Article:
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Triad Bank v. First-Citizens Bank & Trust Company

United States District Court, D. Colorado

March 30, 2015

TRIAD BANK, a Missouri chartered bank, Plaintiff,
v.
FIRST-CITIZENS BANK & TRUST COMPANY, a North Carolina chartered commercial bank, Defendants

Order Filed: August 18, 2014

Page 1259

For Triad Bank, a Missouri chartered bank, Plaintiff: Geraldine A. Brimmer, Holland & Hart, LLP-Boulder, Boulder, CO; Joseph Ernest Martineau, Lewis Rice & Fingersh, L.C.-St Louis, St Louis, MO.

For First-Citizens Bank & Trust Company, a North Carolina chartered commercial bank, Defendant: Aaron David Goldhamer,Stuart N. Bennett, Jones & Keller, PC-Denver, Denver, CO; Stuart N. Bennett, Jones & Keller, PC-Denver, Denver, CO.

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ORDER

RAYMOND P. MOORE, United States District Judge.

This diversity matter involves a contract dispute between two banks regarding the interpretation of several loan participation agreements. Defendant First-Citizens Bank & Trust Company (" First-Citizens" ) has moved to dismiss Plaintiff Triad Bank's (" Triad" ) Second Amended Complaint (ECF No. 57, the " Complaint" ) pursuant to Fed.R.Civ.P. 12(b)(1) and 12(b)(6). This matter is before the Court on U.S. Magistrate Judge Boyd N. Boland's recommendation (ECF No. 73, the " Recommendation" ) that this Court grant First-Citizens' motion and dismiss the case for lack of federal subject matter jurisdiction based on the jurisdictional bar contained in the Financial Institutions Reform, Recovery, and Enforcement Act (" FIRREA" ), 12 U.S.C. § 1821(d)(13)(D). Each party has filed timely objections (ECF Nos. 74, 75, 76, 77) to the Recommendation (together the " Objections" ). For the reasons stated below, the Court (1) ADOPTS the Recommendation; (2) GRANTS First-Citizens' motion to dismiss; and (3) OVERRULES the parties' Objections.

I. LEGAL STANDARD

A. Review of the Magistrate Judge's Recommendation

When a magistrate judge issues a recommendation on a dispositive matter, Federal Rule of Civil Procedure 72(b)(3) requires that the district court judge " determine de novo any part of the magistrate judge's [recommendation] that has been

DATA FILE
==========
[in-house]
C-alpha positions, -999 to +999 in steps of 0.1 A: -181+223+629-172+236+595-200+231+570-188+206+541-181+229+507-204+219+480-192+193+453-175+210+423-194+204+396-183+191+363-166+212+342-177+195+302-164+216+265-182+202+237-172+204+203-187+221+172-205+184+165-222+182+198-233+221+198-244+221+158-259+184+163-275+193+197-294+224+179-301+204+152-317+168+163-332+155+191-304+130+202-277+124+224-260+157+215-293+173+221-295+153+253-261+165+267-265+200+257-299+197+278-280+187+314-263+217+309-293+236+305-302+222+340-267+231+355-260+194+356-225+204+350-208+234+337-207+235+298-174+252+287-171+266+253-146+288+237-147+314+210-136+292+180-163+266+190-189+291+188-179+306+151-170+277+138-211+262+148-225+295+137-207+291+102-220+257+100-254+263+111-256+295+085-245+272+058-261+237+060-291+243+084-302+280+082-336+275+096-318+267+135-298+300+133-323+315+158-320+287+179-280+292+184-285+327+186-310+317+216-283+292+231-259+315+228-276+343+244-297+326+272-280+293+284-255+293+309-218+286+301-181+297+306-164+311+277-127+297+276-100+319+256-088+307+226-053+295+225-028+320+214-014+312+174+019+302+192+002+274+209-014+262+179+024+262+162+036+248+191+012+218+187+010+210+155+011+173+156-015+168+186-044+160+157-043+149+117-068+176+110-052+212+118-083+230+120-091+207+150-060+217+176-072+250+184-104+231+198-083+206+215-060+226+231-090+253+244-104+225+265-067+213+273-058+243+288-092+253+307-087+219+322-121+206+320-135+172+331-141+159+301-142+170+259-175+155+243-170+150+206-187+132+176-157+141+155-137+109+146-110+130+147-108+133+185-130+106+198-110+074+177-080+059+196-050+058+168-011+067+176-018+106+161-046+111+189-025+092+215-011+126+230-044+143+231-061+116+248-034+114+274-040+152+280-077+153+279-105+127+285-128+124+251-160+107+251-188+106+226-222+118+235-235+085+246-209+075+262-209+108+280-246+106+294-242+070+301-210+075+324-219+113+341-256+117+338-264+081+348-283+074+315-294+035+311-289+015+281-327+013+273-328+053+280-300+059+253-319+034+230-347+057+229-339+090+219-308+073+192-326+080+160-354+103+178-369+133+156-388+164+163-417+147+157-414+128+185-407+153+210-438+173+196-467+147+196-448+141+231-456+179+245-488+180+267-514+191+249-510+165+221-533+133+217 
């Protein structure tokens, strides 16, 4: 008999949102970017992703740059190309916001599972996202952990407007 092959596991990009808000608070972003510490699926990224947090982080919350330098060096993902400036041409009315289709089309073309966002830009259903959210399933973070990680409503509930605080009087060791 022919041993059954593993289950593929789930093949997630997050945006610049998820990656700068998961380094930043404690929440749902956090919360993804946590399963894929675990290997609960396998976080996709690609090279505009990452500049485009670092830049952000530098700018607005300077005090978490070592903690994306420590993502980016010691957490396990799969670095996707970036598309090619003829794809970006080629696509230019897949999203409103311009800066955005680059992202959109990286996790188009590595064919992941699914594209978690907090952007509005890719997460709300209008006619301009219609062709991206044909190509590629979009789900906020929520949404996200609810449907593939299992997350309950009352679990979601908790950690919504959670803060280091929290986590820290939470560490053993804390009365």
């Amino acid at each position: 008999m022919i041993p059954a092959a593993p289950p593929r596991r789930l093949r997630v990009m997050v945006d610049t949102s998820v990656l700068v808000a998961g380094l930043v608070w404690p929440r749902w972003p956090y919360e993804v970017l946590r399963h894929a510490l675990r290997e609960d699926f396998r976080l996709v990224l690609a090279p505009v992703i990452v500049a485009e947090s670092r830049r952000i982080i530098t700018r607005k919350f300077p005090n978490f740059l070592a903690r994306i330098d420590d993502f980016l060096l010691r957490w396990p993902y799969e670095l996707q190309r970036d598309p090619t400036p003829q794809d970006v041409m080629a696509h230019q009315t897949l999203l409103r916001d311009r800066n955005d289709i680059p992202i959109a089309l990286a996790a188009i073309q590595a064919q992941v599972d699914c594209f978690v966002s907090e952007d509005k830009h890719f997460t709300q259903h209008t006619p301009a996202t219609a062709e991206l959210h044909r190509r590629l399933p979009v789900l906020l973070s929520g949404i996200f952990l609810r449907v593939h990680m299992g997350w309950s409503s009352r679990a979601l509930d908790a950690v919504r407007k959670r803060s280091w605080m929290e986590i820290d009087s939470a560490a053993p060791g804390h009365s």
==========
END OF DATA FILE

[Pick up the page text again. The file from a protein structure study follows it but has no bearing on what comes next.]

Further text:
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properly objected to." In conducting his review, " [t]he district judge may accept, reject, or modify the recommended disposition; receive further evidence; or return the matter to the magistrate judge with instructions." Fed.R.Civ.P. 72(b)(3). An objection to a recommendation is proper if it is filed timely in accordance with the Federal Rules of Civil Procedure and specific enough to enable the " district judge to focus attention on those issues -- factual and legal -- that are at the heart of the parties' dispute." United States v. 2121 E. 30th St., 73 F.3d 1057, 1059 (10th Cir. 1996) (quoting Thomas v. Arn, 474 U.S. 140, 147, 106 S.Ct. 466, 88 L.Ed.2d 435 (1985)). In the absence of a timely and specific objection, " the district court may review a magistrate's report under any standard it deems appropriate." Summers v. Utah, 927 F.2d 1165, 1167 (10th Cir. 1991) (citations omitted); see also Fed.R.Civ.P. 72 Advisory Committee's Note (" When no timely objection is filed, the court need only satisfy itself that there is no clear error on the face of the record in order to accept the recommendation." ).

B. Rule 12(b)(1) Motion

On a motion to dismiss pursuant to Rule 12(b)(1), the Court tests whether it has subject matter jurisdiction to properly hear the case before it. The party invoking the court's jurisdiction bears the burden to establish that federal jurisdiction exists, and " since the courts of the United States are courts of limited jurisdiction, there is a presumption against its existence." Basso v. Utah Power & Light Co., 495 F.2d 906, 909 (10th Cir. 1974). As articulated by the Tenth Circuit, Rule 12(b)(1) motions generally take two forms:

First, a facial attack on the complaint's allegations as to subject matter jurisdiction questions the sufficiency of the complaint. Ohio Nat'l Life Ins. Co. v. U.S., 922 F.2d 320, 325 (6th Cir. 1990) . . . . Second, a party may go beyond allegations contained in the complaint and challenge the facts upon which subject matter jurisdiction depends. Id. When reviewing a factual attack on subject matter jurisdiction, a district court may not presume the truthfulness of the complaint's factual allegations. Id. A court has wide discretion to allow affidavits, other documents, and a limited evidentiary hearing to resolve disputed jurisdictional facts under Rule 12(b)(1). Id.